By Mwaka Simasiku
NAMIBIAN Ombudsman, Advocate John Walters is in sighting to bring to book all offenders who are violating the rights of the young women during sikenge, female initiation ceremony to be prosecuted.
In Namibia’s Zambezi region, these harmful cultural practices are very rear among tribes of the Caprivian people, which are dry sex where a girl has to go through severe pain, tearing and exchange of blood while a man is being satisfied during sex, as this practice makes it possible for the woman and girl to get injured during sex and this can be considered as rape and assault.
The new law would also make the perpetrators in jeopardy such as the elderly ladies who are forcing young girls to be pulling their labia minoras ‘malebe’ when reach puberty stage, and those uncles and grandfathers tasting the virginity of their young girls by bhaving sexual intercourse in ‘sikenge’ are also committing rape because there is no consent.
Adv. Walters made suggestions that “We should criminalize these harmful practices so that people can go to court, file a complaint, so that the offender can be arrested or prosecuted.”
He added that “The government should provide legal aid so that any person whose rights have been violated can instruct a lawyer and sue the person who violated these rights.”
“How can a young girl from Chinchimani approach the Ombudsman’s office for legal assistance or legal advice?” he asked
The Ombudsman has opened an eye on the harmful cultural practices from a Human Rights perspective during the National Dialogue led by the Women Leadership Center WLC in Katima Mulilo recently.
Three Regional dialogues have been attended over the past few years in which objectives as helping each other to find solutions to these harmful cultural practices, understanding of human rights, building an equal gender rights among men and women and to abolish discriminative laws have been outlined.
With the above mentioned objectives Ombudsman Advocate Walters said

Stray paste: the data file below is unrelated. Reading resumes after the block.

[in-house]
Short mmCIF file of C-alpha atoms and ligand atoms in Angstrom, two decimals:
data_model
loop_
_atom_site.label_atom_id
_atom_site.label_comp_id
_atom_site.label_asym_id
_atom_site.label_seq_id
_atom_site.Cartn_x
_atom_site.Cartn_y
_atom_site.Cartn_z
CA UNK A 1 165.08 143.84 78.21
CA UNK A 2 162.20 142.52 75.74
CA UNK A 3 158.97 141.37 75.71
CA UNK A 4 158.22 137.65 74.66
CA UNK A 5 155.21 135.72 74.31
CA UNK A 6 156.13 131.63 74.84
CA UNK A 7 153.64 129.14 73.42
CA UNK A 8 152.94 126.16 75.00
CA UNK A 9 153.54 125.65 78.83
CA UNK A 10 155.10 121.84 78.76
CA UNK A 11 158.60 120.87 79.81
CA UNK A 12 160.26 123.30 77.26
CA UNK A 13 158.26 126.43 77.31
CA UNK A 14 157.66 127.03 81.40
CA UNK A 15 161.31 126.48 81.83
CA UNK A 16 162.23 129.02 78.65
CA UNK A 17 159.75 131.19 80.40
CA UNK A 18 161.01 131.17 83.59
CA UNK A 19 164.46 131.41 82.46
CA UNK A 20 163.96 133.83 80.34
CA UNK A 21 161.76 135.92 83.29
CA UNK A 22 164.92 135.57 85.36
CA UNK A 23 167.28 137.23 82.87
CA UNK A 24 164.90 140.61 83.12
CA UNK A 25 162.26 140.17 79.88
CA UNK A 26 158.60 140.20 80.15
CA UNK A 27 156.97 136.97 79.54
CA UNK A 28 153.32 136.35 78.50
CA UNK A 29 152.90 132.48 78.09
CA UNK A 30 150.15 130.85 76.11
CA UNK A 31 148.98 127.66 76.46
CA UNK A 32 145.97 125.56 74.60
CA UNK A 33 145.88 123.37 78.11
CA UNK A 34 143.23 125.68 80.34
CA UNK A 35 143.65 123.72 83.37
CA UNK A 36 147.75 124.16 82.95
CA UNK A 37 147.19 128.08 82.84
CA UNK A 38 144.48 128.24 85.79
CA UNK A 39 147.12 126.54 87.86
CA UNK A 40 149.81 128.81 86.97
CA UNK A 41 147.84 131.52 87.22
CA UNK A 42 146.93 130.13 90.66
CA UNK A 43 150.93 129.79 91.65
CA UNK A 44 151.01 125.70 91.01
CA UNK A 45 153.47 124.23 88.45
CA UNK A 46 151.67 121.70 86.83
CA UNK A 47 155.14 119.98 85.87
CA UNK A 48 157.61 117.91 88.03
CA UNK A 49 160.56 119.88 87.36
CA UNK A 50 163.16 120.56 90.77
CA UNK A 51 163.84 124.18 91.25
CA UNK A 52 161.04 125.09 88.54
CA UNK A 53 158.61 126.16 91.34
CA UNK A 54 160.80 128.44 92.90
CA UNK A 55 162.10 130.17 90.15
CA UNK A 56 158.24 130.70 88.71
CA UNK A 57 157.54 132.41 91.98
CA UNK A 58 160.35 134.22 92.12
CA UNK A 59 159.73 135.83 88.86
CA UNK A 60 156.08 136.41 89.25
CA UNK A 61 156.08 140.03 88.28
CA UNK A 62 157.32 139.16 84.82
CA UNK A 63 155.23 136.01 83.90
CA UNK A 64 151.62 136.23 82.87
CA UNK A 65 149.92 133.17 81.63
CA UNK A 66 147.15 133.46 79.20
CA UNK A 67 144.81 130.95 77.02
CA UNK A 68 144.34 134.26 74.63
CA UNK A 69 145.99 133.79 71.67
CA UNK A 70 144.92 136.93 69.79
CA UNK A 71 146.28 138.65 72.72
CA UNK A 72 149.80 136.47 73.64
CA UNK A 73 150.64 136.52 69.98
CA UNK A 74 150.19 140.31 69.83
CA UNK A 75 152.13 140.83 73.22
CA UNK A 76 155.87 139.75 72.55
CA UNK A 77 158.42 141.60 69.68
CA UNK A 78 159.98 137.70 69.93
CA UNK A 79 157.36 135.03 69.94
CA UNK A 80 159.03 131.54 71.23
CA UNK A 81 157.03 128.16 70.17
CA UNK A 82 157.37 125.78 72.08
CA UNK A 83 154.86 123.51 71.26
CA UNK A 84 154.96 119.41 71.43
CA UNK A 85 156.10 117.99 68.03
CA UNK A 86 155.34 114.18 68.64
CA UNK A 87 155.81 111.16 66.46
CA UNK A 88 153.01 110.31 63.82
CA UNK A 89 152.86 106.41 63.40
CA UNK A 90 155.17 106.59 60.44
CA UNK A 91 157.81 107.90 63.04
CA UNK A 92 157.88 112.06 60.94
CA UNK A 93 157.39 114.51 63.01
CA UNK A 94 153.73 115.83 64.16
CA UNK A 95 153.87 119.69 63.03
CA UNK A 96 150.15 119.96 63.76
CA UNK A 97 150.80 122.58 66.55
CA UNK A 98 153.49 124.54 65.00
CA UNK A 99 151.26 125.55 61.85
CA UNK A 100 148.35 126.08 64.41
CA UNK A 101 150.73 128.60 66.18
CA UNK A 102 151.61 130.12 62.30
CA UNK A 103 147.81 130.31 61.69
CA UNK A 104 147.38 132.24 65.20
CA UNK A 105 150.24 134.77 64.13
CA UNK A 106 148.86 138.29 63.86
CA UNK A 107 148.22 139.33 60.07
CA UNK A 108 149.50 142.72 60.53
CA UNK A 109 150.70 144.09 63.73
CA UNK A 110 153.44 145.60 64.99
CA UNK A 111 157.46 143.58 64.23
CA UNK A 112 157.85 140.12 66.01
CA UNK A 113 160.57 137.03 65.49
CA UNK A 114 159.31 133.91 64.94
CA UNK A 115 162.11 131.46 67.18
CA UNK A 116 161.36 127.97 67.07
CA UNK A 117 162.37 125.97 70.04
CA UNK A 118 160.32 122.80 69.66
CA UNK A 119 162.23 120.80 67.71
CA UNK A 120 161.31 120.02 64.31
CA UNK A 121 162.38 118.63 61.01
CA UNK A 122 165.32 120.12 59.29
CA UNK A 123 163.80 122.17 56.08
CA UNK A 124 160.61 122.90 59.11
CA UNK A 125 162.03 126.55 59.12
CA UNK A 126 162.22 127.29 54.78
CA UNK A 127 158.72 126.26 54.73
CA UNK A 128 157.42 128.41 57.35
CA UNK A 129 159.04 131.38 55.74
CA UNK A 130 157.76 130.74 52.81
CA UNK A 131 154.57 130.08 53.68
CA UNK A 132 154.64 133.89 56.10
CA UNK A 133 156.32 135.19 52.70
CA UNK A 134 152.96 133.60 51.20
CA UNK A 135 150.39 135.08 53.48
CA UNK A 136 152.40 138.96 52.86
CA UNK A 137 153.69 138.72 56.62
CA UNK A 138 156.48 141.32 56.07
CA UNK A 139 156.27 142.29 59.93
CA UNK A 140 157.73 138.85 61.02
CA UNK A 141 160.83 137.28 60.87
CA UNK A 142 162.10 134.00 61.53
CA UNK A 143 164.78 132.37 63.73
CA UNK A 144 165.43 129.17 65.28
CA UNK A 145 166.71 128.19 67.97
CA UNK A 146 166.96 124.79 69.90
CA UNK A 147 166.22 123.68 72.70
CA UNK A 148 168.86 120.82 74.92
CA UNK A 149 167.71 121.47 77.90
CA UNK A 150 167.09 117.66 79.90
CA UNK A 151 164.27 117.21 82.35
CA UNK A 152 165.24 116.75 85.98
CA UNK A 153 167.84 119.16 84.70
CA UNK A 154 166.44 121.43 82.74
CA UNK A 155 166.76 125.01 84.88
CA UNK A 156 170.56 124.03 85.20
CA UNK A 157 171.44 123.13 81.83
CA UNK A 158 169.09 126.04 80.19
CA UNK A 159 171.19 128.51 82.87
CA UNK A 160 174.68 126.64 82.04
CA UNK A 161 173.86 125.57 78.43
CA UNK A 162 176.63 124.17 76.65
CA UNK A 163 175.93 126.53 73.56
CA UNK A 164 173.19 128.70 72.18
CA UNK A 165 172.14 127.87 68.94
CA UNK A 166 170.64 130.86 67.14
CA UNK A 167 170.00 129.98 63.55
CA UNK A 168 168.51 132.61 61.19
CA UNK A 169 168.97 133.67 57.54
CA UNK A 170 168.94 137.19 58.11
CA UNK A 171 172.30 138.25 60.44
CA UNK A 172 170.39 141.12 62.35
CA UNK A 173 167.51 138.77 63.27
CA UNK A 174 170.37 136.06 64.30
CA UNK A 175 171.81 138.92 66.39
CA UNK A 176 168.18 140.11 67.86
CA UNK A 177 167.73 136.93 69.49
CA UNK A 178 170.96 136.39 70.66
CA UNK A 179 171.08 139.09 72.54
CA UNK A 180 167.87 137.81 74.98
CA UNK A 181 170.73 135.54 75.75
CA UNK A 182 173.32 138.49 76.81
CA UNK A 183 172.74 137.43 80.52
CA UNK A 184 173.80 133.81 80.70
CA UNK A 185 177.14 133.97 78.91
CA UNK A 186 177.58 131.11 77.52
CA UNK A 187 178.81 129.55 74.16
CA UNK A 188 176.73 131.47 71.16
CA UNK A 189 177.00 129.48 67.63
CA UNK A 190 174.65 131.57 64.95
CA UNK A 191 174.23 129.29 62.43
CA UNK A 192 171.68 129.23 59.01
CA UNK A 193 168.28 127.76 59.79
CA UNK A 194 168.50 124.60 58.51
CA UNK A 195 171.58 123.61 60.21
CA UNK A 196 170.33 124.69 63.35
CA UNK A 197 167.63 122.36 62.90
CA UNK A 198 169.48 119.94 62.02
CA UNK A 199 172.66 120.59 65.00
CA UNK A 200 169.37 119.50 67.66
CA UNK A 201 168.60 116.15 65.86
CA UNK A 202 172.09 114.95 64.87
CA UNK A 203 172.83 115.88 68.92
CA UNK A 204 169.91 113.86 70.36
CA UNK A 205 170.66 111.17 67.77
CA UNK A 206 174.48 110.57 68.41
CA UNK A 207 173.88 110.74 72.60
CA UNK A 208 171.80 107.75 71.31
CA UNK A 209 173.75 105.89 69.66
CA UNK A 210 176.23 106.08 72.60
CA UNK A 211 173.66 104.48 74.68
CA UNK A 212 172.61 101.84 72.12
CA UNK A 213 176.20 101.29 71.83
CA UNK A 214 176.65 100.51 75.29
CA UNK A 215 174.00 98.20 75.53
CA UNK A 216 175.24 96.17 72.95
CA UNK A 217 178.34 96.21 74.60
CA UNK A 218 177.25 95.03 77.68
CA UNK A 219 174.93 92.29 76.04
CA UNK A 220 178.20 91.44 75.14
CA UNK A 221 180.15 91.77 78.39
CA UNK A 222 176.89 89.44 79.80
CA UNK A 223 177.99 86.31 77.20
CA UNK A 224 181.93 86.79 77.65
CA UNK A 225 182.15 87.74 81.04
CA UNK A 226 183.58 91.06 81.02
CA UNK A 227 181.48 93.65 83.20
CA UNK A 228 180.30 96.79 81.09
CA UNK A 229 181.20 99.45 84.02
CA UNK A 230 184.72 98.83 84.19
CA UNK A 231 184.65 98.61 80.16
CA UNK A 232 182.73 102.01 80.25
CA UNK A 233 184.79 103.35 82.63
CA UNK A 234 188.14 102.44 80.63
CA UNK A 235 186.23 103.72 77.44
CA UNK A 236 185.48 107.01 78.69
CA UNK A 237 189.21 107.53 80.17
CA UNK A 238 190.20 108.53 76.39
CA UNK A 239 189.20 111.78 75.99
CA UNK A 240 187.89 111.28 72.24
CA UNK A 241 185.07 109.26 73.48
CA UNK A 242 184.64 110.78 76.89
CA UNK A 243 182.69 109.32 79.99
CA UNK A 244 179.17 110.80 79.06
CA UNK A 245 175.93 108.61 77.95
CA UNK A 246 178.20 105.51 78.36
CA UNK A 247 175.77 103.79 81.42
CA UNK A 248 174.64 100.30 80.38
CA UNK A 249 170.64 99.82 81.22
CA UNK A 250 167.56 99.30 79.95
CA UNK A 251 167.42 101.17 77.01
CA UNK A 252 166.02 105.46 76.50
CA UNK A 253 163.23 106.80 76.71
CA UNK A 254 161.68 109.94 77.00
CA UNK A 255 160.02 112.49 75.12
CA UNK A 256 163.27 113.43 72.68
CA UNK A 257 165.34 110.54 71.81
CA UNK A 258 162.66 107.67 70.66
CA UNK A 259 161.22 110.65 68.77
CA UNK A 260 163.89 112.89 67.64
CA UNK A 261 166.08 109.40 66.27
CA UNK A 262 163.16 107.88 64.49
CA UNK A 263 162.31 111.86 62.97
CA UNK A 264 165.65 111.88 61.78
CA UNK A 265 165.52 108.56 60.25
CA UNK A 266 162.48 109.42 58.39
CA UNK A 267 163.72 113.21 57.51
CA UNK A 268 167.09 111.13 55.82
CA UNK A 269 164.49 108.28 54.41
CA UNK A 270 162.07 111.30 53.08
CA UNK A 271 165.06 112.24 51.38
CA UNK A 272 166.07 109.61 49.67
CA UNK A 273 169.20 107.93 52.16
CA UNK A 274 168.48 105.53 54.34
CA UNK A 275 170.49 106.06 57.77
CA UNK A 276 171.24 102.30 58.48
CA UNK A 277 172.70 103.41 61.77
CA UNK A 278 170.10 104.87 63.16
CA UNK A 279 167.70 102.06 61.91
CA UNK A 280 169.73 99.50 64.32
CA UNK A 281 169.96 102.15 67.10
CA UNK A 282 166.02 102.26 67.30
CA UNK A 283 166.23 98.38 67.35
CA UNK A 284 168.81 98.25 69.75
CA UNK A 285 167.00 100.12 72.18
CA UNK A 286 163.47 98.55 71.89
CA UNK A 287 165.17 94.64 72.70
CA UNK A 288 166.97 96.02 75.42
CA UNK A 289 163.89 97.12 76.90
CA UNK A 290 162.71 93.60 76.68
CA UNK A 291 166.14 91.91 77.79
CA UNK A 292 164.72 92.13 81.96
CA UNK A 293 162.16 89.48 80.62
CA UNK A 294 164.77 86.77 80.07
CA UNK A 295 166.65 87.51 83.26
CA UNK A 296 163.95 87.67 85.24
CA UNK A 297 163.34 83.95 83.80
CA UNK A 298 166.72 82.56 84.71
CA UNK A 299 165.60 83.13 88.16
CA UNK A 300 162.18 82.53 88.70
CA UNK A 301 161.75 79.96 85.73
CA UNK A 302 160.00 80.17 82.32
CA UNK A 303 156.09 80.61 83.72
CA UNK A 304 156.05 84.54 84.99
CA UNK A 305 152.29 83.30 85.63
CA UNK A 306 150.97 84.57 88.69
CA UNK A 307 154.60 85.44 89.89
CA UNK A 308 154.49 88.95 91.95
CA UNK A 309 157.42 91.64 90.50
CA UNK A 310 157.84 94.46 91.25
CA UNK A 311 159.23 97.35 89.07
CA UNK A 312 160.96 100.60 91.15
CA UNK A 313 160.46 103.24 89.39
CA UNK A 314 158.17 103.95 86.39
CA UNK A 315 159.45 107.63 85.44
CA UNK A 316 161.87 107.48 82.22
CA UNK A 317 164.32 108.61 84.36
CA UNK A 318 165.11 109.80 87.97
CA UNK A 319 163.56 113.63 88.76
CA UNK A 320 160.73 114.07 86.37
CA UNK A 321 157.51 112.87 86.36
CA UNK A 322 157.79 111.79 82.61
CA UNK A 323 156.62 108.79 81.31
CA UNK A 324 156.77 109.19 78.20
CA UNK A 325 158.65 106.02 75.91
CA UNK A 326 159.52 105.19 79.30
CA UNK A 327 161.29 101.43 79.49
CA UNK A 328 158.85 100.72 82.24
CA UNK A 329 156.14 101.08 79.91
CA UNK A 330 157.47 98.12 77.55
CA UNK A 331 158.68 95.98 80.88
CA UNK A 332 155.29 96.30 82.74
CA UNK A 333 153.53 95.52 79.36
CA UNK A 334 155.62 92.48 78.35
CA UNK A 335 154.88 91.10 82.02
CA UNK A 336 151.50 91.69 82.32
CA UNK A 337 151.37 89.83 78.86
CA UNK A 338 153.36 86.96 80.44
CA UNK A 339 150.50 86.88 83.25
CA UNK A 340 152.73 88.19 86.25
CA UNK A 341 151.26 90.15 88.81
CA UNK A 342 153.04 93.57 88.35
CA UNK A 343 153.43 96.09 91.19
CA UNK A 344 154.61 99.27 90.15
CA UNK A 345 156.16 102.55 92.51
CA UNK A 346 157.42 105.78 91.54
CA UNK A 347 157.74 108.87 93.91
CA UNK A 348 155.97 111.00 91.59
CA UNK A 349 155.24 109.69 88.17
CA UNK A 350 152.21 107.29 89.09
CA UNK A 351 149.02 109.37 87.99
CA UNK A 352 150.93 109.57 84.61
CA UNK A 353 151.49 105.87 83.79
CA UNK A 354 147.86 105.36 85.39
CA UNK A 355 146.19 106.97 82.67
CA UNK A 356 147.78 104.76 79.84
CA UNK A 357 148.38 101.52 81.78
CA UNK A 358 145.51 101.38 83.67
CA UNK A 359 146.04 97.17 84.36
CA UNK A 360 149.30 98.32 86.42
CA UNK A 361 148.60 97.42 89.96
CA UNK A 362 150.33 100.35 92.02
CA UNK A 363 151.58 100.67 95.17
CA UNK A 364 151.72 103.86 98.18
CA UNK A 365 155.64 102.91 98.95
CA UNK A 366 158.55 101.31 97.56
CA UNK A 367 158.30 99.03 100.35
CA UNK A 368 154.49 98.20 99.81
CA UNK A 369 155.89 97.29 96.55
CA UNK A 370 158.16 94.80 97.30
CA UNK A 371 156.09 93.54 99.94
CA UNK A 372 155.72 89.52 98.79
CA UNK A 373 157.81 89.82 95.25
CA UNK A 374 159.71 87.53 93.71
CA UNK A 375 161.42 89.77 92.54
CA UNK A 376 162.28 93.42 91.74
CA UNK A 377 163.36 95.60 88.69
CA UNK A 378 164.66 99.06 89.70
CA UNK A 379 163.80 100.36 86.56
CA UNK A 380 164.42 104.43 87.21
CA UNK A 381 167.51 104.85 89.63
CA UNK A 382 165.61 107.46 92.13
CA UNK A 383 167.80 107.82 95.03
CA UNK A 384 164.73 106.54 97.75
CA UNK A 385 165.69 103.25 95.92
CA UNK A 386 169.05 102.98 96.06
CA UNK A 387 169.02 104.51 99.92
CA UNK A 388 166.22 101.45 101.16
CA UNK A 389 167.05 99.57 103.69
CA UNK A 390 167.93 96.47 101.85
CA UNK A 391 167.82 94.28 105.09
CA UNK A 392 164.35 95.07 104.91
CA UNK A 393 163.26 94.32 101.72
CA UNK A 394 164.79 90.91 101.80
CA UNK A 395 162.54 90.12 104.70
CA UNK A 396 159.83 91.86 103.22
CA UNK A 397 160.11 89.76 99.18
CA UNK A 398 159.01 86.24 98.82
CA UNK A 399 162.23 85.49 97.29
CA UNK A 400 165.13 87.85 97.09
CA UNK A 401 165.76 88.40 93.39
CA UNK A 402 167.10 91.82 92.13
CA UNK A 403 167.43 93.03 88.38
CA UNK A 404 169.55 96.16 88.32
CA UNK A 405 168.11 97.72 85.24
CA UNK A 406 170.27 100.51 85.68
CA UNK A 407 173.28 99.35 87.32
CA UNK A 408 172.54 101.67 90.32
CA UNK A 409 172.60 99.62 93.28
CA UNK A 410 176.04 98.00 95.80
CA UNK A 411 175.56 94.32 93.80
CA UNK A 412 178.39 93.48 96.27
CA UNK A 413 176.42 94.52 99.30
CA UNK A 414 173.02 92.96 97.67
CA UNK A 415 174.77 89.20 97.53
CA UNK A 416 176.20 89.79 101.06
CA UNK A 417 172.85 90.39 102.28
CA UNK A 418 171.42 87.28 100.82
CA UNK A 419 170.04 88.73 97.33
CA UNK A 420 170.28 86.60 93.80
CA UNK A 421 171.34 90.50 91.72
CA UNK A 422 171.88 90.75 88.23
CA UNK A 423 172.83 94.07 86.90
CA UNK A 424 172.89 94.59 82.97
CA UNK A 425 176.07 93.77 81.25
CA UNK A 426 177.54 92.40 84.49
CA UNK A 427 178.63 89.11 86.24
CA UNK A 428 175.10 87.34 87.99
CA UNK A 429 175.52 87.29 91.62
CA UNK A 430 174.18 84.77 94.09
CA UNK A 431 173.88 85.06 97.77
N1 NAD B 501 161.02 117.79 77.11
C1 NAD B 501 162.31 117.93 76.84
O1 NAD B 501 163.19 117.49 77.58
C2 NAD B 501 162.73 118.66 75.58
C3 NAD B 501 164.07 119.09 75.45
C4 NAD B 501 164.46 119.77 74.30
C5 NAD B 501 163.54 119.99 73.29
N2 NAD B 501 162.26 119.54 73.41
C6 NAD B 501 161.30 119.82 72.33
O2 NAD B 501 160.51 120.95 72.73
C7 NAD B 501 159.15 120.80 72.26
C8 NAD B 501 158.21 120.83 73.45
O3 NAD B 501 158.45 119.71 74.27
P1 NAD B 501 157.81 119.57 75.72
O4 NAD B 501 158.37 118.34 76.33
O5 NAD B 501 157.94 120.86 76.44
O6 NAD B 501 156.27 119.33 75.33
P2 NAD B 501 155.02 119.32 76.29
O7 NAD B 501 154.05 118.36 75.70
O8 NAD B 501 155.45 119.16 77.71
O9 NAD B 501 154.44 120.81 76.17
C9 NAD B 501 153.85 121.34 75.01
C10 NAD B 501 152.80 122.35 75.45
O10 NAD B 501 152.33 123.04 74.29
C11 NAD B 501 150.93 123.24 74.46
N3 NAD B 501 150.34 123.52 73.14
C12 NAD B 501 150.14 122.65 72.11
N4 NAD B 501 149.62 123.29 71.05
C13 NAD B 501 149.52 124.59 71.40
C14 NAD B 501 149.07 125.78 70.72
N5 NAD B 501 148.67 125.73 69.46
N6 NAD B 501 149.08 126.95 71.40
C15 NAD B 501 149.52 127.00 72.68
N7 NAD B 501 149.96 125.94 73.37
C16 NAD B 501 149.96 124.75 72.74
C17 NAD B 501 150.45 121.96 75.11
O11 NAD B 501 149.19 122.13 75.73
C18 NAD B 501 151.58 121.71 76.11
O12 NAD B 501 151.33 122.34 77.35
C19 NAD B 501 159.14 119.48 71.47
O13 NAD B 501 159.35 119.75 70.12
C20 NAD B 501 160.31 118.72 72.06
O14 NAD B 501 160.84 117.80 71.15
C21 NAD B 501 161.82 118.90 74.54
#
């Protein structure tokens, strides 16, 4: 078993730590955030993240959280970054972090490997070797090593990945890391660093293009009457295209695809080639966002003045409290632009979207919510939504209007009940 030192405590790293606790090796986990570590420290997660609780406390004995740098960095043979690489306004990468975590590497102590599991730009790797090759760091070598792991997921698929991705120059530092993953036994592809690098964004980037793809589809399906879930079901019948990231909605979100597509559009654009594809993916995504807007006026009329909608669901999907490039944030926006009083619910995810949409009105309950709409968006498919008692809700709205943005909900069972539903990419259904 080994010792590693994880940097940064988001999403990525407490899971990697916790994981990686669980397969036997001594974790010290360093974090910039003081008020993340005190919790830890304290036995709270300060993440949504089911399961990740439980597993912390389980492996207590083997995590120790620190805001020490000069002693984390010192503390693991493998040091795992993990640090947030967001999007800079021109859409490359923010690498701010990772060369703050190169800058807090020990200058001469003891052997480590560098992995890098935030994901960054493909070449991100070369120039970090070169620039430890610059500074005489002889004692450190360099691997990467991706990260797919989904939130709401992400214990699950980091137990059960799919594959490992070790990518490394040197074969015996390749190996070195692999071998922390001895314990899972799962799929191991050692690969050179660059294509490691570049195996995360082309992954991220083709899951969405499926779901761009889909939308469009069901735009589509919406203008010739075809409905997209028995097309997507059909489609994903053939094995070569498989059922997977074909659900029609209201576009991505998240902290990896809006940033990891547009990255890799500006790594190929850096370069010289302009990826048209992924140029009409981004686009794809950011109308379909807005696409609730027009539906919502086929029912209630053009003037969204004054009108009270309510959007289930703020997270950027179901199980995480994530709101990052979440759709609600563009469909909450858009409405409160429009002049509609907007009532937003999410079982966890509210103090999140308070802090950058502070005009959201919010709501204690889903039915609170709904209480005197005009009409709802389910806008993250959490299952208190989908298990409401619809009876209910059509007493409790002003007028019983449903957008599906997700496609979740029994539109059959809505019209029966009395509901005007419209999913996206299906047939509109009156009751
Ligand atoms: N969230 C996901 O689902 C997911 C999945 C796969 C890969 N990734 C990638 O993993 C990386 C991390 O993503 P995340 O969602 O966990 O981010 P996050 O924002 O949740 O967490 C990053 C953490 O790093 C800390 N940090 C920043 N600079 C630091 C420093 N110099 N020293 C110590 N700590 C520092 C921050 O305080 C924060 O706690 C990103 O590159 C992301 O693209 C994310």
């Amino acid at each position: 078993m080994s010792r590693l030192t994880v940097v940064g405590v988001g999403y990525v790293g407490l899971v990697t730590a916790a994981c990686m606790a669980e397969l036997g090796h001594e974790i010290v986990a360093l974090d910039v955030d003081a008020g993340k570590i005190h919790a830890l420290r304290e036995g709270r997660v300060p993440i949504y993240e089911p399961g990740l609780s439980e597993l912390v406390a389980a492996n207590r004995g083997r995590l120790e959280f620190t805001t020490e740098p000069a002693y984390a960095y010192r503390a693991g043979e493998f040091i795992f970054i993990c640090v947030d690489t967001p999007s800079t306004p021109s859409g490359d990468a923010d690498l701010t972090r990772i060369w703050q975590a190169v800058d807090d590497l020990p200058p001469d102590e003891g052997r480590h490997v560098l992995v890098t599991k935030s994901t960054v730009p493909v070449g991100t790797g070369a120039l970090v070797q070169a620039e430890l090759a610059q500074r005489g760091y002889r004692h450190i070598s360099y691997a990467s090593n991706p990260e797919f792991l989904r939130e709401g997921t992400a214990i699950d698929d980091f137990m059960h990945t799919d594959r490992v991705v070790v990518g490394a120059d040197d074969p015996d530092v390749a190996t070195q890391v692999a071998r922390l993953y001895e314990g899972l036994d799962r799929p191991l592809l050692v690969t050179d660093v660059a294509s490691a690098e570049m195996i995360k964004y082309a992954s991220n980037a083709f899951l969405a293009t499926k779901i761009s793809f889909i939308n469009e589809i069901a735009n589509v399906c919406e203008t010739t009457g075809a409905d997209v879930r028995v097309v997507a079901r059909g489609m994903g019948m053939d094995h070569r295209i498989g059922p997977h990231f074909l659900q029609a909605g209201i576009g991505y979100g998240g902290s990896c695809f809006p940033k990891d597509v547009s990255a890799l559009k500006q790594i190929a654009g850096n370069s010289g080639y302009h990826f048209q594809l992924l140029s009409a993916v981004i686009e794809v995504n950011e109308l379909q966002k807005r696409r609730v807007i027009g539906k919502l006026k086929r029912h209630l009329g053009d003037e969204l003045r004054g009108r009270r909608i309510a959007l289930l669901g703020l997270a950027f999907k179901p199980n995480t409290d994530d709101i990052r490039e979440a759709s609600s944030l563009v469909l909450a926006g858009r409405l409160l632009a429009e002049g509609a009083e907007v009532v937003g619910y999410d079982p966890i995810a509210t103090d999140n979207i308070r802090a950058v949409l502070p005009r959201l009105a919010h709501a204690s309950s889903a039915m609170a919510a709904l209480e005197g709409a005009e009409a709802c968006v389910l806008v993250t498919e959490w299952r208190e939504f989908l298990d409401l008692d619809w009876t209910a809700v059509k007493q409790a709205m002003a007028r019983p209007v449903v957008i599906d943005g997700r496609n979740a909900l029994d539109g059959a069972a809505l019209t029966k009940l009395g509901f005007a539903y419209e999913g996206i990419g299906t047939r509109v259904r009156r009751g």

“People are not aware of their human rights and freedoms. It is then much more important for people to be aware and understand their rights in order to claim them. Human rights education is the key to developing a culture of human rights.”
Advocate John Walters questioned “Did men institute these harmful practices for their own benefit or convenience of power over women, and do women still depend on these practices in the name of culture which strip of their own opinion, voice, choice, dignity or any harmful practices?”
He added saying that we are all aware that education is an empowering force; therefore women need to be given the power of choice, the power to say NO to these harmful cultural practices.
In order for rights to be made aware of they need to be sensitized and taught at a tender age, as the old famous saying says “you can not teach an old dog new tricks.” So human rights have to be groomed into a person’s mind as from childhood.
The Ombudsman suggested that it would be better if human rights were taught in schools so that children can know their rights, “a human right based school should have teachers to cover human rights education. Human rights can only be understood when we change our attitudes, behavior and way of thinking”.
“Human rights promotion is needed to insure that our citizens know their rights and the redress mechanism, the institutes available to them when their rights are violated.”
He stressed that the central responsibility to protect human rights rests with the government.
“Article 25 sub article 2 of the constitution states that aggrieved persons who claim that his/her human rights or fundamental freedoms have been violated may approach the courts, or they may approach the Ombudsman for legal assistance or advice. The constitution just protects and guarantees these rights. ”
He continued by outlining the conventions of the rights of the child as; the education of a child shall be directed to the development of respect for human rights and fundamental freedoms and for the principles enshrined in the Chatter of the United Nations (UN).
The Ombudsman has its head office in Windhoek and three regional offices in Namibia, very soon it will open its regional office in Katima Mulilo.
He further said that the government should strengthen his office in order for communication between the Ombudsman and the people so that they can work together.
The advocate concluded by gracefully asking “the few men in here should share the message with ten other men and ten other men should share the message with hundred other men, with this we can achieve something”